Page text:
Investigating Intercontinental Disjunctions in the Rock Daisies (Perityle; Asteraceae)

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Student Research Reports, Summer 2018

Rock daisies in the field in Chile. (Photo courtesy of Isaac Marck.)
A Chilean landscape from the Sierra of the Valle Central. (Photo by I.L. Marck.)

Investigating Intercontinental Disjunctions in the Rock Daisies (Perityle; Asteraceae)
By Isaac Marck

Intercontinental disjunctions are common in land plants, but how populations of closely related plants end up on distant continents is not well understood. Geographical isolation could be shaped by continental drift or plants could have dispersed to distant habitats on wind currents or with migratory birds. Californian plants are ideal for investigating these questions because many share common ancestry with plants found in the Mediterranean region of Chile, over five thousand miles away. I visited Chile to meet local experts and comb through the collections in the National herbarium with the goal of understanding these intercontinental disjunctions. I found out that while disjunct populations of plant present excellent examples to test evolutionary questions, much of their diversity remains undescribed taxonomically. I will use the data I gathered to understand the basic biology, geographical distributions, and evolutionary histories of these plants.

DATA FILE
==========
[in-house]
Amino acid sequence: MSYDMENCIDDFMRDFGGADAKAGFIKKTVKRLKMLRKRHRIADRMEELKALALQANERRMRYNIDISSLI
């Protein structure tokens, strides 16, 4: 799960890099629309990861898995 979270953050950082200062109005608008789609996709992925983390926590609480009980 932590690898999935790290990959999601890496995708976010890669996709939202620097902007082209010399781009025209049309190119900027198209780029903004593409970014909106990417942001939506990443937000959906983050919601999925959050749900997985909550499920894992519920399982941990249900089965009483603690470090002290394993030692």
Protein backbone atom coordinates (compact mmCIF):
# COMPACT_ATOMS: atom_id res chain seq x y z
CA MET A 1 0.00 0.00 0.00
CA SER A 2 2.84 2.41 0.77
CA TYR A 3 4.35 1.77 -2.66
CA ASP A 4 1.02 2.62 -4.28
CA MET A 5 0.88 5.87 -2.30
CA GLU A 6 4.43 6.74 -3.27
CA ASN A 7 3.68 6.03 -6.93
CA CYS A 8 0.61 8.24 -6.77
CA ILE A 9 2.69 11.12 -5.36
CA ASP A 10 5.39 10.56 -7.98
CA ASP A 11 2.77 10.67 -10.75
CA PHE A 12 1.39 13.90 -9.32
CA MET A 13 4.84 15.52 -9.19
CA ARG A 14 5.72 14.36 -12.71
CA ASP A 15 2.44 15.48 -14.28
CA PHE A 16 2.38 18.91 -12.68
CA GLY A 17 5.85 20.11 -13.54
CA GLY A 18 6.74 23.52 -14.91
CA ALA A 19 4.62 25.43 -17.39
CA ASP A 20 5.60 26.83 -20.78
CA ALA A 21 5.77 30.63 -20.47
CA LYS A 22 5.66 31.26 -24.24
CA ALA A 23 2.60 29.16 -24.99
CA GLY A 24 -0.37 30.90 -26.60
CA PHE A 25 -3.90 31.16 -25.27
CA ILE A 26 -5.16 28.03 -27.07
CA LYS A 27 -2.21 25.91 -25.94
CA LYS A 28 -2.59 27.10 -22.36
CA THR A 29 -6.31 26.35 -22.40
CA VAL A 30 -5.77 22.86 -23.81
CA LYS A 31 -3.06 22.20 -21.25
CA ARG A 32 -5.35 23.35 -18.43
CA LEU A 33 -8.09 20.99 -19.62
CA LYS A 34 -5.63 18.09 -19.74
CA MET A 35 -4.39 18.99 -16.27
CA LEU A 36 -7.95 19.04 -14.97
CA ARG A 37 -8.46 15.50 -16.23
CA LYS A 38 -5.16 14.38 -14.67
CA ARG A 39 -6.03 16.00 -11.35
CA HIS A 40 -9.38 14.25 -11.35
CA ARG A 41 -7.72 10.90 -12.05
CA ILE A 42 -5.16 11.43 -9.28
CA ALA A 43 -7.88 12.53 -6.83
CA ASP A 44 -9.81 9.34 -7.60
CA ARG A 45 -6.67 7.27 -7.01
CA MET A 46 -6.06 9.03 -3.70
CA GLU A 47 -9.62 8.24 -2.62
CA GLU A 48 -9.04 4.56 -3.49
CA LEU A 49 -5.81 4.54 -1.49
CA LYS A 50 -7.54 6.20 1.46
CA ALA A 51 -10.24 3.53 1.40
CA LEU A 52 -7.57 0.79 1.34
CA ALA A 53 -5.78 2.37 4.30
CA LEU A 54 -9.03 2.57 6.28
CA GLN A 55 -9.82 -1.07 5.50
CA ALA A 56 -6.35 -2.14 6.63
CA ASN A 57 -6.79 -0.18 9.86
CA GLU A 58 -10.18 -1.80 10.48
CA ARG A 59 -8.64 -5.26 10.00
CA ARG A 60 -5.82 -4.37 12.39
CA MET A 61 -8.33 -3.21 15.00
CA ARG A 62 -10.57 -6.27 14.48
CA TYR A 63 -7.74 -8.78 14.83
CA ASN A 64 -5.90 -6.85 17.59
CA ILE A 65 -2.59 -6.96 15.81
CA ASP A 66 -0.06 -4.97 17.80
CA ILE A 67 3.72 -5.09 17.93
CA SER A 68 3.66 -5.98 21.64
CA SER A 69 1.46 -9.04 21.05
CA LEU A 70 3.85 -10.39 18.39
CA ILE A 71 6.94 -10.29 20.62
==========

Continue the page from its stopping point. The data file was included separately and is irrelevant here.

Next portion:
Examining specimens. (Photo courtesy of Isaac Marck.)
Sebastien Tellier and Jorge Hernan Macaya examine an herbarium collection from the Atacama desert of northern Chile. (Photo by I.L.Marck.)

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